I think that is the balance of considerations based on modern technology.  Changes in technology could change this balance a lot.  For instance, General Electric is working on silicon carbide turbine blades, since mono-crystal nickel alloy blades are nearing the limits of their potential.  Once the silicon carbide technology is mature, it might turn out to be much easier to produce than the mono-crystal nickel alloys.  It is also possible that computers and CFD software will improve to the point where institutional experience in engine design matter less, and small nations will be able to reasonably design and produce their own fighter jet engines.  But that is speculative.  For right now, I think fighter aircraft are really only competitive if they're fairly big, and if they come from fairly big nations.

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I heartily agree with the above, although I think there is scope for trainer/light bomber hybrids even where drones are in play. But then I think you end up with something boring like a Tucano rather than a baby F-35.


A small nation wanting good capability for cost would honestly be better of developing drones and AA/SAM missiles for home production and consumption. Which, funnily enough, is what most of them are doing these days.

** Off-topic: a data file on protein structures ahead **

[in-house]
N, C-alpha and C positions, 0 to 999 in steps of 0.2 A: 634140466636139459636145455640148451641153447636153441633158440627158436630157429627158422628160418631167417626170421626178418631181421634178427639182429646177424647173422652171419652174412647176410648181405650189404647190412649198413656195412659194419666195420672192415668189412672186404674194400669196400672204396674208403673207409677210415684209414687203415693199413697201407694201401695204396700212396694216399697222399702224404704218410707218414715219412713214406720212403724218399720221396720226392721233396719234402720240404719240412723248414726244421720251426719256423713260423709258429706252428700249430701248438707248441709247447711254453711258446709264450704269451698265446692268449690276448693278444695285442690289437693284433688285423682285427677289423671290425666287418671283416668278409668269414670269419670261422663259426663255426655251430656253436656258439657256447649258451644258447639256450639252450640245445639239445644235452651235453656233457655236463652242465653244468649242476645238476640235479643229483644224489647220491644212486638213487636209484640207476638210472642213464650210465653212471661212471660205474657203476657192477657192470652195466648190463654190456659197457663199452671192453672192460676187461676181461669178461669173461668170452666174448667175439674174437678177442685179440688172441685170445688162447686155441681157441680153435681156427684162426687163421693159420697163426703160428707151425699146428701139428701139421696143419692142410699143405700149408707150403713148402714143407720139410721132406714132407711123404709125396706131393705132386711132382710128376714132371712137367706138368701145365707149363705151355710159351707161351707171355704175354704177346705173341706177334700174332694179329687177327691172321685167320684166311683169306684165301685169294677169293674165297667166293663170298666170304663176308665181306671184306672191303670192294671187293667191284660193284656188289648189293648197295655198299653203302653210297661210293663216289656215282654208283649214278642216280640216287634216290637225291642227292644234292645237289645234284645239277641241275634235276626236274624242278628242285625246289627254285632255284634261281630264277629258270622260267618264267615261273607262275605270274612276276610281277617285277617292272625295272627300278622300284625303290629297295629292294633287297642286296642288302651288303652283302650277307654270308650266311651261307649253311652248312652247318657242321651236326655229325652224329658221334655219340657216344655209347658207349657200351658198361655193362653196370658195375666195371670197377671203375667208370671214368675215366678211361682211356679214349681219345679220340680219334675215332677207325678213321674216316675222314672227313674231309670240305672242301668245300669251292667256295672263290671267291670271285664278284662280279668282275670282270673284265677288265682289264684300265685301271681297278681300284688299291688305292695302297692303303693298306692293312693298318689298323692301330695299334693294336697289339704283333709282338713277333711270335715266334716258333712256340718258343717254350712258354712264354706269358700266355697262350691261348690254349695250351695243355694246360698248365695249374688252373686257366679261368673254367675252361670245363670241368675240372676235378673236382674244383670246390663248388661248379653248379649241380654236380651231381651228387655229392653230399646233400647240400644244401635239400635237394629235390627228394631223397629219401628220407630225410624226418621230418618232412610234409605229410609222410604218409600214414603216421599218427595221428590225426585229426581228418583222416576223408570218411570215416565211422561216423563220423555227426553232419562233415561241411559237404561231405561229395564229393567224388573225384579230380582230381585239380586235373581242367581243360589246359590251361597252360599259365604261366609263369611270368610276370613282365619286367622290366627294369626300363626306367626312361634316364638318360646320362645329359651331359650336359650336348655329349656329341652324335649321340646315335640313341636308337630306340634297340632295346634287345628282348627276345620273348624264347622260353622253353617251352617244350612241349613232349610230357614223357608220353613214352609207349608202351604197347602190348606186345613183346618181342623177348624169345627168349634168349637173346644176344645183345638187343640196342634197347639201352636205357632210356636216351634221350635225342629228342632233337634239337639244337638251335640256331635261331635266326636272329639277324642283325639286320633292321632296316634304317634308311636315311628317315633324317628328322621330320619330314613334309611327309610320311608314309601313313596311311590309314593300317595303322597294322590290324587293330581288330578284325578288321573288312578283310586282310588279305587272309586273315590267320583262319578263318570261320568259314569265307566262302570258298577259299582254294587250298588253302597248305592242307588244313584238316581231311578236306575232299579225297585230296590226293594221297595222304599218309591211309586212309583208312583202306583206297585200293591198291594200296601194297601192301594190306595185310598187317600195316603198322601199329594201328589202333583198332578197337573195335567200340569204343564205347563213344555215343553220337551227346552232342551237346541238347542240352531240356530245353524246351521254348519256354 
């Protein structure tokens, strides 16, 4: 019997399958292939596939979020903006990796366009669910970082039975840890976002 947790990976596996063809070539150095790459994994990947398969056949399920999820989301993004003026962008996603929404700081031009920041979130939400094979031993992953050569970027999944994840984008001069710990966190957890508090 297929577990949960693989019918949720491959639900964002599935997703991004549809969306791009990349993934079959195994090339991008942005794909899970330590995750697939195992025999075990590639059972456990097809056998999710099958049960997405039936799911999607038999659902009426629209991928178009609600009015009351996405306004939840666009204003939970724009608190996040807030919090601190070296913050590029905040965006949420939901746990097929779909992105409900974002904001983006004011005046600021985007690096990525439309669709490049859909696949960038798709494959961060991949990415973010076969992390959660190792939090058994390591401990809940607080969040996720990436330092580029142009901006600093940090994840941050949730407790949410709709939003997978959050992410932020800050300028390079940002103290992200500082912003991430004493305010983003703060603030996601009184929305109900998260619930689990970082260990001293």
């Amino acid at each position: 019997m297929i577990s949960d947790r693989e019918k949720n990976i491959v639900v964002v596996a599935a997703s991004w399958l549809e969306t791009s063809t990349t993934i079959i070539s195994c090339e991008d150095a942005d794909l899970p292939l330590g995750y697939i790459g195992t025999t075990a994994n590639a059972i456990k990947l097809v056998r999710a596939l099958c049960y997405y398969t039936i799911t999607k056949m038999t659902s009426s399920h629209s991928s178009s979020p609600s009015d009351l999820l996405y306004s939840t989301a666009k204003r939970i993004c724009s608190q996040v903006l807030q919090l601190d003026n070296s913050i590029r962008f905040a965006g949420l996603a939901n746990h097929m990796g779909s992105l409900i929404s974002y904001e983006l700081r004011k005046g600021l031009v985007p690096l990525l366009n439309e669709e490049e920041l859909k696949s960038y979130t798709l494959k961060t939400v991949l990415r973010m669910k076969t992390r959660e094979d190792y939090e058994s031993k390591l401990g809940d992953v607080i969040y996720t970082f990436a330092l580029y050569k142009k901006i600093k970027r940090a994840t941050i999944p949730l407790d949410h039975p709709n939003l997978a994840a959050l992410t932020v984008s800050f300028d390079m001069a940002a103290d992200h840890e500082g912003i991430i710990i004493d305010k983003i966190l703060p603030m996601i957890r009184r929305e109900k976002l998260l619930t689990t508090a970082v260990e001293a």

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  • 3 weeks later...
On 8/12/2018 at 7:56 PM, Toxn said:

I heartily agree with the above, although I think there is scope for trainer/light bomber hybrids even where drones are in play. But then I think you end up with something boring like a Tucano rather than a baby F-35.


A small nation wanting good capability for cost would honestly be better of developing drones and AA/SAM missiles for home production and consumption. Which, funnily enough, is what most of them are doing these days.

*Kongsberg NASAMS intensifies*